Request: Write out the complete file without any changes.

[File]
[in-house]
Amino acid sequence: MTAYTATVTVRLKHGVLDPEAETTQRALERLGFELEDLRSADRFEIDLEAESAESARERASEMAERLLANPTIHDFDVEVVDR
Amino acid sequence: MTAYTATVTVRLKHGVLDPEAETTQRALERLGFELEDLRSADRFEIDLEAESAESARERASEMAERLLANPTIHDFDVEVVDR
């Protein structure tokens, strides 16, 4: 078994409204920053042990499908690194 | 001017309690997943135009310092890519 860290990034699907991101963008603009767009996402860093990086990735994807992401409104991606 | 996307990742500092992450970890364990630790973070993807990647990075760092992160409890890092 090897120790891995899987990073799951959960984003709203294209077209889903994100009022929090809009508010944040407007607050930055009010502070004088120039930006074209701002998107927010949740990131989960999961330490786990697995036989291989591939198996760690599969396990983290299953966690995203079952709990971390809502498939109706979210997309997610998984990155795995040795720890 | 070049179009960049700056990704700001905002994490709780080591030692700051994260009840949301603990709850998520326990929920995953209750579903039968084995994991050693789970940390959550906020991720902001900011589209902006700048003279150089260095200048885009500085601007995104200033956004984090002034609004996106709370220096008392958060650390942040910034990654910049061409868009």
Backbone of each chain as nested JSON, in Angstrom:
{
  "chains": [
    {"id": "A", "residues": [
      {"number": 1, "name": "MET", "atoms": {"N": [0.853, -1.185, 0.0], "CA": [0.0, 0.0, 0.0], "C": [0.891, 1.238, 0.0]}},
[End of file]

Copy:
[in-house]
Amino acid sequence: MTAYTATVTVRLKHGVLDPEAETTQRALERLGFELEDLRSADRFEIDLEAESAESARERASEMAERLLANPTIHDFDVEVVDR
Amino acid sequence: MTAYTATVTVRLKHGVLDPEAETTQRALERLGFELEDLRSADRFEIDLEAESAESARERASEMAERLLANPTIHDFDVEVVDR
């Protein structure tokens, strides 16, 4: 078994409204920053042990499908690194 | 001017309690997943135009310092890519 860290990034699907991101963008603009767009996402860093990086990735994807992401409104991606 | 996307990742500092992450970890364990630790973070993807990647990075760092992160409890890092 090897120790891995899987990073799951959960984003709203294209077209889903994100009022929090809009508010944040407007607050930055009010502070004088120039930006074209701002998107927010949740990131989960999961330490786990697995036989291989591939198996760690599969396990983290299953966690995203079952709990971390809502498939109706979210997309997610998984990155795995040795720890 | 070049179009960049700056990704700001905002994490709780080591030692700051994260009840949301603990709850998520326990929920995953209750579903039968084995994991050693789970940390959550906020991720902001900011589209902006700048003279150089260095200048885009500085601007995104200033956004984090002034609004996106709370220096008392958060650390942040910034990654910049061409868009």
Backbone of each chain as nested JSON, in Angstrom:
{
  "chains": [
    {"id": "A", "residues": [
      {"number": 1, "name": "MET", "atoms": {"N": [0.853, -1.185, 0.0], "CA": [0.0, 0.0, 0.0], "C": [0.891, 1.238, 0.0]}},